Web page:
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    Right Thigh and Groin Pain
    Strway2Heaven77 posted:
    Hi community,

    About 4 months ago, I started to feel a dull pain in my right groin area. Over time, it began to radiate more towards the front and lower, and can now even activate some pain in my quads or knee. Responds well to NSAID's, but their efficacy is diminishing, and I'm taking several a day.

    Pain is nearly constant, worse at night. Rarely, it seems to have a good day where I feel very little, but baseline would still be a 3-4 on the pain scale. Pain is diffuse, dull, and difficult to excite with any certain leg movements - though leg articulation while weight-bearing (like climbing stairs) seems to be increase pain.

    Saw my orthopedic doctor and got an XRAY this week. The results are as follows:

    "AP of the pelvis and 2 radiographs the right hip obtained.
    No fracture, malalignment or bone lesion. Small acetabular labral
    ossicle noted bilaterally. No avascular necrosis. Femoral head-neck
    offset is normal. AP projection of the pelvis suggests acetabular
    retroversion with a figure-of-eight sign."

    Can any of the professionals in the community comment to what this means? This is a little beyond basic internet articles on the subject, and a little outside of my lexicon.

    My doctor still has a slight fear of idiopathic avascular necrosis, so I am getting an MRI done in two days to rule it out.

    I know I cannot ask for anything diagnostic from the community, but some suspicions, suggestions, or comments that can help set my expectations will make me feel much better.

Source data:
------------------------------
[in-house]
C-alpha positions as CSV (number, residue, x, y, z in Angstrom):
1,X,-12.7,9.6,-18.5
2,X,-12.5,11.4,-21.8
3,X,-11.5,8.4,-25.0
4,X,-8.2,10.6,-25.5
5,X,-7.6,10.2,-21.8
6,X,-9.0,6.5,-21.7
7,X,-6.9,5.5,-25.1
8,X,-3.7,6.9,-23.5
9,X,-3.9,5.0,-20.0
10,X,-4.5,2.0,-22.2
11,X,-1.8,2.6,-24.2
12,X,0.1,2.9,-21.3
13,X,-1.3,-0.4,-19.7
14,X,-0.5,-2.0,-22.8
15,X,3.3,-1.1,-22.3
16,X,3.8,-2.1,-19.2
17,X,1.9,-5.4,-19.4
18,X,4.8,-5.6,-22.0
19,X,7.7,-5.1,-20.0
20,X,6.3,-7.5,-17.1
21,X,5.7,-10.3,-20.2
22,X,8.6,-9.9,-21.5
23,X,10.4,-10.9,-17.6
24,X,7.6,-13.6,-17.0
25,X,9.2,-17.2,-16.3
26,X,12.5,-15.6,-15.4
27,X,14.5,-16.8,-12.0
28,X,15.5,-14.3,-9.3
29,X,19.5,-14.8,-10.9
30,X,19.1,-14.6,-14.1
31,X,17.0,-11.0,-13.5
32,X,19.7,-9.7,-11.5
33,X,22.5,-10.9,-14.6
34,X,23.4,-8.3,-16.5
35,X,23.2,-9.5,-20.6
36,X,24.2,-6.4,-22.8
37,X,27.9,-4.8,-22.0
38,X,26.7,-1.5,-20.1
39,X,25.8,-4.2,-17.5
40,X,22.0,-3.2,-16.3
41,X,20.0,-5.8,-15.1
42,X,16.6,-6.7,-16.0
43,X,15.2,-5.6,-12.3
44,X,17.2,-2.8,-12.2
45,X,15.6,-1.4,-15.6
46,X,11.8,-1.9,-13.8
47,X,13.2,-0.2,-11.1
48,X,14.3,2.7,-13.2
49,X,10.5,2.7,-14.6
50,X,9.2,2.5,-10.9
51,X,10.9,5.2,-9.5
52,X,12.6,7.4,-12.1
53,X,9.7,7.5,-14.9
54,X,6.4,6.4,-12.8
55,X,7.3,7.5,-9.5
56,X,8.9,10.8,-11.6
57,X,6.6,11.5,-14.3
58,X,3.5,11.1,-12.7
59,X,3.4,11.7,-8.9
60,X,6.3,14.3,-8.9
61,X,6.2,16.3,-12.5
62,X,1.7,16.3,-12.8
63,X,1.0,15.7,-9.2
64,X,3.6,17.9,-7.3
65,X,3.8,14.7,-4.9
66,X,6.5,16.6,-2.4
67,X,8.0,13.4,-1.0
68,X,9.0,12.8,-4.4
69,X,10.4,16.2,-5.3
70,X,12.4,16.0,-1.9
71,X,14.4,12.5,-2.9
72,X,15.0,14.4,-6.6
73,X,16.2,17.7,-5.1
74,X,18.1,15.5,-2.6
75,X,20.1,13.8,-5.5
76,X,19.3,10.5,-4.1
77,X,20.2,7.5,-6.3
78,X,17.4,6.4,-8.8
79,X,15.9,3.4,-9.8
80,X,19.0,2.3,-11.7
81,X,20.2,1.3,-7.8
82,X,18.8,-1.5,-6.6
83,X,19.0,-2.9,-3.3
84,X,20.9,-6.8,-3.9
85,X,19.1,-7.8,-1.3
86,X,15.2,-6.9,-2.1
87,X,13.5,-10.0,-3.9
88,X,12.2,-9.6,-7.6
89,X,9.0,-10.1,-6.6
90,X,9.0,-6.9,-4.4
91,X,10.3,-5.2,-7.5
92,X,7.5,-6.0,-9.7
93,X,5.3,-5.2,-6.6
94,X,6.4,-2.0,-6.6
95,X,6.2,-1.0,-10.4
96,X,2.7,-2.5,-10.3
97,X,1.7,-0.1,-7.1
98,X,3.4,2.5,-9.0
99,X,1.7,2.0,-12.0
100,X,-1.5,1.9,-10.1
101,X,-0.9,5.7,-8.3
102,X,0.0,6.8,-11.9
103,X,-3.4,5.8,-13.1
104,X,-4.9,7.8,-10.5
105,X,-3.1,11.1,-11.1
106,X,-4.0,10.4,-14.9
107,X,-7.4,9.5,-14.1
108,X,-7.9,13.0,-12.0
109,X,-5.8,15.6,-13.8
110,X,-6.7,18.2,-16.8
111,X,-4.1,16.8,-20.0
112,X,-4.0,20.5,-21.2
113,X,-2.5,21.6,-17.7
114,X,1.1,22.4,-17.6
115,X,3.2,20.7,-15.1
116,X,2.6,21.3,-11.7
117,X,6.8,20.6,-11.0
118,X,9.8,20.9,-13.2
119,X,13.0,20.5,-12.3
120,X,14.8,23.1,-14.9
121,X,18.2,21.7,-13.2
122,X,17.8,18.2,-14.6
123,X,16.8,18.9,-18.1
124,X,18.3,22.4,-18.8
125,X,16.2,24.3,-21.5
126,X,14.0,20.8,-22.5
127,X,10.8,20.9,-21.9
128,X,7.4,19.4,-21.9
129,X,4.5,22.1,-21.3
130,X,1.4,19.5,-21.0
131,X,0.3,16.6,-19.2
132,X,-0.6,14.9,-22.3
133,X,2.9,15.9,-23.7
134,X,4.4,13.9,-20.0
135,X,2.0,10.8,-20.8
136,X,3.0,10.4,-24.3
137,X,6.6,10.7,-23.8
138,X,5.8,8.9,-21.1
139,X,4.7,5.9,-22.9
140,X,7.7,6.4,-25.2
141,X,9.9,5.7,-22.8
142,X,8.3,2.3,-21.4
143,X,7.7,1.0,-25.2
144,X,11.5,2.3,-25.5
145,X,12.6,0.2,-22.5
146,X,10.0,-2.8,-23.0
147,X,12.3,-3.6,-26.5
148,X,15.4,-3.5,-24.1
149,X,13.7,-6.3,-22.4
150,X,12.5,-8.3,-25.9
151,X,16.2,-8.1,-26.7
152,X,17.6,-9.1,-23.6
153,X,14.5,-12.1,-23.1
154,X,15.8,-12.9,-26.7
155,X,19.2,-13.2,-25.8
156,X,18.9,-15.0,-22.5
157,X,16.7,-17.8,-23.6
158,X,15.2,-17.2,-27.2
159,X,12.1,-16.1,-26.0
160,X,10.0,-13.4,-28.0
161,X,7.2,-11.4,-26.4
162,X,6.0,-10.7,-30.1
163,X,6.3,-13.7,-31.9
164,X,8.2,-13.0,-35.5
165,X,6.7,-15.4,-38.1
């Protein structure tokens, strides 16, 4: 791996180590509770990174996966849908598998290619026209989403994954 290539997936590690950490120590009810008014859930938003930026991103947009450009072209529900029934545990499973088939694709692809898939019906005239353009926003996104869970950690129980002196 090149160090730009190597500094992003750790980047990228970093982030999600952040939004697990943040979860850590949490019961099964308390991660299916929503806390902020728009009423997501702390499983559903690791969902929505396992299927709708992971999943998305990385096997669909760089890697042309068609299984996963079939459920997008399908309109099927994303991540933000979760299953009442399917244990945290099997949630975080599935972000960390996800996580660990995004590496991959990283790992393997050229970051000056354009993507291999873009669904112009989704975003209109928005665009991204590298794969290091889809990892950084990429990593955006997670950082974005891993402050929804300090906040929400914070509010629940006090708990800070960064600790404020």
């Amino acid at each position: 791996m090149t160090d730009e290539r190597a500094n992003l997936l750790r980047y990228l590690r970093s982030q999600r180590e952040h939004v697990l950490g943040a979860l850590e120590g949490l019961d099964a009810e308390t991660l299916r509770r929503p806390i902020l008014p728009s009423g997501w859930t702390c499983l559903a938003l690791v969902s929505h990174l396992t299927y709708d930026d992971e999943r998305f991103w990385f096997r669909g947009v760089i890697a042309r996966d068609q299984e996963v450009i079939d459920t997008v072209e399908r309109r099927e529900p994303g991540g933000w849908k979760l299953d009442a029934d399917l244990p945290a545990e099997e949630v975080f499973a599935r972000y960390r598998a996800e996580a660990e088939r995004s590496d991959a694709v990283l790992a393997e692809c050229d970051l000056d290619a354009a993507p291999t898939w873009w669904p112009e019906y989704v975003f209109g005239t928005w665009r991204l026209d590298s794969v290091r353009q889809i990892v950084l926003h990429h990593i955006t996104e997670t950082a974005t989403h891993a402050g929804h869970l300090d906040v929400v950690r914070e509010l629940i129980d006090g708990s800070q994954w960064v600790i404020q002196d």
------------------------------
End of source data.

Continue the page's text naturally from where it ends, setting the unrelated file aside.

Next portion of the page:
Thanks for your input.
    annette030 responded:
    Please discuss the xray results with the treating orthopedic doctor. You need to talk to someone who has examined you as well as can see the xrays. The radiologist who wrote the report only saw the xray, no patient examination, your own doctor examined you, now he has seen the xray, also. Doctors need to do both to really come to any conclusions at all. It sounds like your doctor also wants an MRI done, all good information.

    If it is any comfort to you, it sounds like he is doing the right things.

    Take care, Annette
    Peter Abaci, MD responded:
    An acetabular retroversion can potentially cause the type of pain symptoms that you have described: dull groin pain progressing to radiate into the thigh. Whether or not this issue is a factor in your particular problem is not something that I could say, but definitely continuing the orthopedic work-up appears to be a good idea. Review this radiographic finding with your orthopedic doctor and ask him if you any physical exam findings consistent with this being a potential problem for you.

    Featuring Experts

    Peter Abaci, MD , is certified in anesthesia and pain management by the American Board of Anesthesiology. Dr. Abaci received his undergraduate educat...More

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